Matthew Griffin, described as “The Adviser behind the Advisers” and a “Young Kurzweil,” is the founder and CEO of the World Futures Forum and the 311 Institute, a global Futures and Deep Futures consultancy working between the dates of 2020 to 2070, and is an award winning futurist, and author of “Codex of the Future” series. Regularly featured in the global media, including AP, BBC, Bloomberg, CNBC, Discovery, RT, Viacom, and WIRED, Matthew’s ability to identify, track, and explain the impacts of hundreds of revolutionary emerging technologies on global culture, industry and society, is unparalleled. Recognised for the past six years as one of the world’s foremost futurists, innovation and strategy experts Matthew is an international speaker who helps governments, investors, multi-nationals and regulators around the world envision, build and lead an inclusive, sustainable future. A rare talent Matthew’s recent work includes mentoring Lunar XPrize teams, re-envisioning global education and training with the G20, and helping the world’s largest organisations envision and ideate the future of their products and services, industries, and countries. Matthew's clients include three Prime Ministers and several governments, including the G7, Accenture, Aon, Bain & Co, BCG, Credit Suisse, Dell EMC, Dentons, Deloitte, E&Y, GEMS, Huawei, JPMorgan Chase, KPMG, Lego, McKinsey, PWC, Qualcomm, SAP, Samsung, Sopra Steria, T-Mobile, and many more.
WHY THIS MATTERS IN BRIEF
There is an increasing amount of interest in creating drugs that improve cognition and intelligence, and their use is on the rise.
The use of drugs by people hoping to boost mental performance is rising worldwide, finds the largest ever study of the trend. In a survey of tens of thousands of people, 14% reported using stimulants at least once in the preceding 12 months in 2017, up from 5% in 2015.
The non-medical use of substances, which are often dubbed smart drugs, to increase memory or concentration is known as Pharmacological Cognitive Enhancement (PCE), and it rose in all 15 nations included in the survey. The study looked at prescription medications such as Adderall and Ritalin — prescribed medically to treat attention deficit hyperactivity disorder (ADHD), as well as the sleep-disorder medication Modafinil and illegal stimulants such as Cocaine.
The work, which was published in the International Journal of Drug Policy, is based on the Global Drug Survey – an annual, anonymous online questionnaire about drug use worldwide. The survey had 79,640 respondents in 2015 and 29,758 in 2017.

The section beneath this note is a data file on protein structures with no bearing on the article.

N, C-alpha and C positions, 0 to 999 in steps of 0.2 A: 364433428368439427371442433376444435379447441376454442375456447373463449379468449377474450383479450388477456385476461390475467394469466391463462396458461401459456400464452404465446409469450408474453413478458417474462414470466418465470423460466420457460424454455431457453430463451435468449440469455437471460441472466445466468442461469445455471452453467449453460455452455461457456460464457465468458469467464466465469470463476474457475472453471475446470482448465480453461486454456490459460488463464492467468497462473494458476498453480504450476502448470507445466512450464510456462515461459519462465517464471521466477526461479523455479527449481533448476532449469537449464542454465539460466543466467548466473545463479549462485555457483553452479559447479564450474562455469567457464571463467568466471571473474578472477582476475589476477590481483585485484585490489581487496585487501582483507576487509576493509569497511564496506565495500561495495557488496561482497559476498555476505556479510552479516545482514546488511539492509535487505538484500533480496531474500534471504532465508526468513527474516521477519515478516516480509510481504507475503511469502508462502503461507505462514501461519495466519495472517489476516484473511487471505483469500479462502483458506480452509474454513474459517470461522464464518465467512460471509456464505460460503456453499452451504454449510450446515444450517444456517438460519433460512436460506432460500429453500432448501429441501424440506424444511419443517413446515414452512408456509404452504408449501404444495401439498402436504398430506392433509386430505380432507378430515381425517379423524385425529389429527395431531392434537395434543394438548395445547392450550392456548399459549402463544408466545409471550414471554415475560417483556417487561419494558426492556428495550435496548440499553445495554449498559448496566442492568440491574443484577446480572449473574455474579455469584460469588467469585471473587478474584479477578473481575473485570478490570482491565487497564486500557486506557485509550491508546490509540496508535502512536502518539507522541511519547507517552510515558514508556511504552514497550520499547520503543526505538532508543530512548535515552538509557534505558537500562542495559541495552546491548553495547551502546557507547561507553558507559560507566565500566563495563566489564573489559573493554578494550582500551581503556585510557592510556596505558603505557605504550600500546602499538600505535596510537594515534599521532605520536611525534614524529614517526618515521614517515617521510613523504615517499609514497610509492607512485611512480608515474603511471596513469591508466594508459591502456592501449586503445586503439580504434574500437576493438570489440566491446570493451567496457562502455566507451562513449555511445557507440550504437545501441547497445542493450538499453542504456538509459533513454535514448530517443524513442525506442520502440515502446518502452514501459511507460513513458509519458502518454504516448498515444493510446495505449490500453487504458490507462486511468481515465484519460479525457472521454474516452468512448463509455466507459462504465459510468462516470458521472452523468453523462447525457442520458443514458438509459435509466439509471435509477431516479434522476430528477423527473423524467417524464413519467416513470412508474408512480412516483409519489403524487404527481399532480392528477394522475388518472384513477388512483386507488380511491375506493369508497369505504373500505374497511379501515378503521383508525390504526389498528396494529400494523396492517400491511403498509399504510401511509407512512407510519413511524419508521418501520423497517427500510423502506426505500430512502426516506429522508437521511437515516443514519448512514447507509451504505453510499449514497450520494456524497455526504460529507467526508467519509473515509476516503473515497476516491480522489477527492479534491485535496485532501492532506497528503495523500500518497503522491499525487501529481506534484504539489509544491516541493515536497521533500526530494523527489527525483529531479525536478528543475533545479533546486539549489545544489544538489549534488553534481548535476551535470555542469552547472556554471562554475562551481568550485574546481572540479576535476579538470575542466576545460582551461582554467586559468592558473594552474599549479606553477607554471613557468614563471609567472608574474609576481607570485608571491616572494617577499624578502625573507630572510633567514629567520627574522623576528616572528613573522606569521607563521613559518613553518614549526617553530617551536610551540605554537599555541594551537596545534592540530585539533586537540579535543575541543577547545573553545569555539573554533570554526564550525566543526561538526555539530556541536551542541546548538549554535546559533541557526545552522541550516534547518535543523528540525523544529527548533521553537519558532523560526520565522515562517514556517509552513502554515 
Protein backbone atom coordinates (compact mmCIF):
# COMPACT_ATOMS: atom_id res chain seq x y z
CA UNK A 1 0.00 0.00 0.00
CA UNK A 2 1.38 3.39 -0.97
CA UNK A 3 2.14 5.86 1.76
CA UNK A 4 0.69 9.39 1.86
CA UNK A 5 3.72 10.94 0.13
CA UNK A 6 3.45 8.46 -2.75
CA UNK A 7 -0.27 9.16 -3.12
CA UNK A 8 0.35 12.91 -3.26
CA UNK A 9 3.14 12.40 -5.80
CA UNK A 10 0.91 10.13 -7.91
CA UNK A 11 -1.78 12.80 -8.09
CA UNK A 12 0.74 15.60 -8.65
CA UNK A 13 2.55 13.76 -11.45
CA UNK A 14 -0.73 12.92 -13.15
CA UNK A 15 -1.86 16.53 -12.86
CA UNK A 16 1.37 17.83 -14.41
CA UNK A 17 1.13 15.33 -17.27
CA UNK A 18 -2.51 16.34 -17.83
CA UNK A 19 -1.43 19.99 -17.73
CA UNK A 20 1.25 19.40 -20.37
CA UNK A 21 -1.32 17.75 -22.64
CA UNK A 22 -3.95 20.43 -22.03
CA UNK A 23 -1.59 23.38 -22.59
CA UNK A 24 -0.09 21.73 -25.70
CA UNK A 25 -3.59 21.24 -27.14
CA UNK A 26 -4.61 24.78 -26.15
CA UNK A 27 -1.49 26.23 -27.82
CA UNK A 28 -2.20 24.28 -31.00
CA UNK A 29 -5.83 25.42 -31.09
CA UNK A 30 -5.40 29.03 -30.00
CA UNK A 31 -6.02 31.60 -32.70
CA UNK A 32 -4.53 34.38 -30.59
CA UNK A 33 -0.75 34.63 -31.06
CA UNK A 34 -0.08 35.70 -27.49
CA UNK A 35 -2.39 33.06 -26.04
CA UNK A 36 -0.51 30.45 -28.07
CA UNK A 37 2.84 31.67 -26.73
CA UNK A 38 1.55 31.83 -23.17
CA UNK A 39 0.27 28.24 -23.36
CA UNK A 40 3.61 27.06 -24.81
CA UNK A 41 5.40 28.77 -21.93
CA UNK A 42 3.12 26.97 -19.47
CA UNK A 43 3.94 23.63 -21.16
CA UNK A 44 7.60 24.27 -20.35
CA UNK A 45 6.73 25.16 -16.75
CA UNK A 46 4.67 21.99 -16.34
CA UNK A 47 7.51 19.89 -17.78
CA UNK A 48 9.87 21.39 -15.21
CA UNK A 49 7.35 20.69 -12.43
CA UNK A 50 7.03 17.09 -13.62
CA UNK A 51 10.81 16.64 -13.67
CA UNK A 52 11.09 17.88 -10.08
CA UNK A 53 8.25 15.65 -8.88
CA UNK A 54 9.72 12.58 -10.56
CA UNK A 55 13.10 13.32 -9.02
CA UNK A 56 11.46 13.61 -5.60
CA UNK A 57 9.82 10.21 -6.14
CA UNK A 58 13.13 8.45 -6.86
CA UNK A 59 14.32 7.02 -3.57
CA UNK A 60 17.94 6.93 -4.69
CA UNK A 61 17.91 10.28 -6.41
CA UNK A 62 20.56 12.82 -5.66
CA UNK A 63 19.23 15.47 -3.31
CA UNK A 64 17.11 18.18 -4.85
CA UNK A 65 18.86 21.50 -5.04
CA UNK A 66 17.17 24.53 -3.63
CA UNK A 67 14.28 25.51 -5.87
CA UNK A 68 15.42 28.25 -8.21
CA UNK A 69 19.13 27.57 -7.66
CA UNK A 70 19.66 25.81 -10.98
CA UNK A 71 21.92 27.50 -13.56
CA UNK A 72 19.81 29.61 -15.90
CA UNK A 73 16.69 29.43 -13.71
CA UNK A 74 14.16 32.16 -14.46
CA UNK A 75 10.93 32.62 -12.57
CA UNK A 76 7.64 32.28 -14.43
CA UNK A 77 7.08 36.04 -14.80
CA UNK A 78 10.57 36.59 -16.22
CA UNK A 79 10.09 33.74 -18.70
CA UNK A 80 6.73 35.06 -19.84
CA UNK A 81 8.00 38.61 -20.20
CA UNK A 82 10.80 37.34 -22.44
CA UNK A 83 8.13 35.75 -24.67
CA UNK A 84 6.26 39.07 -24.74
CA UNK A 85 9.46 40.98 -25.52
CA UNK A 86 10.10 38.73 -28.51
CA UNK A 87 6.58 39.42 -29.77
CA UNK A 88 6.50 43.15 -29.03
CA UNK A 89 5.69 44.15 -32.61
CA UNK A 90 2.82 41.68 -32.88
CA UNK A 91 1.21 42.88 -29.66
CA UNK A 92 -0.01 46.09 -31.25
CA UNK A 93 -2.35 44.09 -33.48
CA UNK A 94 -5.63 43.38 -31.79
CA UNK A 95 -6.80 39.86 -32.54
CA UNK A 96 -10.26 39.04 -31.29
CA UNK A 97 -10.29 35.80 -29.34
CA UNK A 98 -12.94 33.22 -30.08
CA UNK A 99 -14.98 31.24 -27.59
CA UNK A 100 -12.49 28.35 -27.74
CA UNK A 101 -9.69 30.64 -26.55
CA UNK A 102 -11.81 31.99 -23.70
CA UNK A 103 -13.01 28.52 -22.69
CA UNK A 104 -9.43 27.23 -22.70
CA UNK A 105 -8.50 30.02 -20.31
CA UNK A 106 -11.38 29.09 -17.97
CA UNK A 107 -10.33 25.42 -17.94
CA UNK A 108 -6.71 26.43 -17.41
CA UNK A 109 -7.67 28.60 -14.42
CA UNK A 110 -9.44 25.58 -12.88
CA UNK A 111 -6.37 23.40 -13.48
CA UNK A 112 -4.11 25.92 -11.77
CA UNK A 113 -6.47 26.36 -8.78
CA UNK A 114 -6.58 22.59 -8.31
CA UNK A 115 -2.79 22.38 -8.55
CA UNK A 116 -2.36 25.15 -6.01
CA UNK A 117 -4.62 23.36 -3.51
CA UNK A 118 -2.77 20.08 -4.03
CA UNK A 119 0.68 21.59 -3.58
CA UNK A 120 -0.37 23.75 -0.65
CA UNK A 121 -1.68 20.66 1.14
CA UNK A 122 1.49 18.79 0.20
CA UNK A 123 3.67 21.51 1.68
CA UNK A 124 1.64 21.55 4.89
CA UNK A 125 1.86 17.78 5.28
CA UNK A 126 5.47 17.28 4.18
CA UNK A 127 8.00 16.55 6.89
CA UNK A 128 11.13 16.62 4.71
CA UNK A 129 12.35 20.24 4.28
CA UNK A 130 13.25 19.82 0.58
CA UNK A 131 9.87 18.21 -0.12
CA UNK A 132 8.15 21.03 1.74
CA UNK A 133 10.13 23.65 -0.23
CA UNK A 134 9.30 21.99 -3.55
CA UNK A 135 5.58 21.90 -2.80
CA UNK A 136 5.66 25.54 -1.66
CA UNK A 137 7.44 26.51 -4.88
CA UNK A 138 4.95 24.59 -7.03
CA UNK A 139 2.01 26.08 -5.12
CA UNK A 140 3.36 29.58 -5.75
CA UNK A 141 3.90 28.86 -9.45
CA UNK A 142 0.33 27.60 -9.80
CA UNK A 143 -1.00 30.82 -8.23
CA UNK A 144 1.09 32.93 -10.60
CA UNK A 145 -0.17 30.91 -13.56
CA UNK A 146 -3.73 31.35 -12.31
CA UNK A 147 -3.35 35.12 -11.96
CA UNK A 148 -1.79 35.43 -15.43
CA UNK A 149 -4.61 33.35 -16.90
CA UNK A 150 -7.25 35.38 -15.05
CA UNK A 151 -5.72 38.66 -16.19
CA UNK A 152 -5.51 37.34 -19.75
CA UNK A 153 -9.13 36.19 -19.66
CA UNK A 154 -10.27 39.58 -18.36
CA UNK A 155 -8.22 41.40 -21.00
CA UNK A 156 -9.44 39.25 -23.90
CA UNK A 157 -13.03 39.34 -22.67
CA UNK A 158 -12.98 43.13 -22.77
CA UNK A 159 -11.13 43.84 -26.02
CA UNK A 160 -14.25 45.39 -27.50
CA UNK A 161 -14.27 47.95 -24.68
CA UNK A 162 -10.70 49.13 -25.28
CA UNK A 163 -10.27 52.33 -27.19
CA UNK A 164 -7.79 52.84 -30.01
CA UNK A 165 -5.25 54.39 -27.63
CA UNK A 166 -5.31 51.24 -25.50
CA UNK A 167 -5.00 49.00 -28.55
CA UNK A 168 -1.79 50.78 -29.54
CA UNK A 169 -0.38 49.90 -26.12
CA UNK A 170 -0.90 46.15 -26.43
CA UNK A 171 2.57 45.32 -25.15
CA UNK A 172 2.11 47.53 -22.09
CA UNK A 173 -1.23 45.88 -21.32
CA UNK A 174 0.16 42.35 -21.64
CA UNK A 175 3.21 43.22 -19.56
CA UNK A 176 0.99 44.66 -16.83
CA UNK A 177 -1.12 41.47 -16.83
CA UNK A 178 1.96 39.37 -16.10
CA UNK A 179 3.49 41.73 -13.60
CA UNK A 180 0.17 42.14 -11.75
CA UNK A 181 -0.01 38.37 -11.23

US respondents reported the highest rate of use – in 2017, nearly 30% said they had used drugs for PCE at least once in the preceding 12 months, up from 20% in 2015. But the largest increases were in Europe. Use in France rose from 3% in 2015 to 16% in 2017, and from 5% to 23% in the UK. An informal reader survey by Nature in 2008 found that one in five respondents had used drugs to boost concentration or memory.
The latest analysis is impressive in its size, says Barbara Sahakian, a neuroscientist at the University of Cambridge, UK, who was not involved in the work. There is an increasing ‘lifestyle use’ of cognitive enhancing drugs by healthy people, which raises ethical concerns, she says.
Cultural factors, the prevalence of ADHD diagnoses and availability all influence which drugs are used for PCE and the rate of use, says Larissa Maier, a psychologist at the University of California, San Francisco, who led the study.
In the United States, where ADHD diagnoses are high and medication is a common treatment, 22% of respondents said they had used amphetamine-combination drugs such as Adderall for PCE. Those drugs are not approved in the European Union, where Methylphenidate, which is sold under various trade names, including Ritalin, is more commonly used.
The study suggests that the spread of US style practices in ADHD treatment is driving the trend and making drugs more available – countries with higher rates of ADHD diagnoses, such as the US, Canada and Australia, have higher rates of non-medical prescription-drug use for cognitive enhancement.
“The increased diagnoses of ADHD and their prescription drug use is creating a substantial population of young pharmacologically medicated persons whose underlying problems may very likely be located in their social world,” says Steven Rose, a neuroscientist at the Open University in Milton Keynes, UK.
Nearly half (48%) of people said they obtained the drugs through friends; 10% bought them from a dealer or over the Internet; 6% obtained them from a family member; and just 4% said that they had their own prescriptions.
Debate continues over whether the non-medical use of prescription drugs boosts brain performance, but despite those debates there is increasing interest in the field from many of the big drug companies who see the growing trend as an opportunity to develop Smart Drug products, and increase sales. Data also suggests that some people benefit from certain drugs in specific situations, for example, surgeons using Modafinil – but larger population wide studies report lesser gains, and conflicting results.
Maier notes that respondents to the Global Drug Survey are more likely than the general population to be interested in drug use, which she says could bias results. But she adds that similar rates of non-medical use of smart drugs are seen in studies of the general population, suggesting that the findings are robust.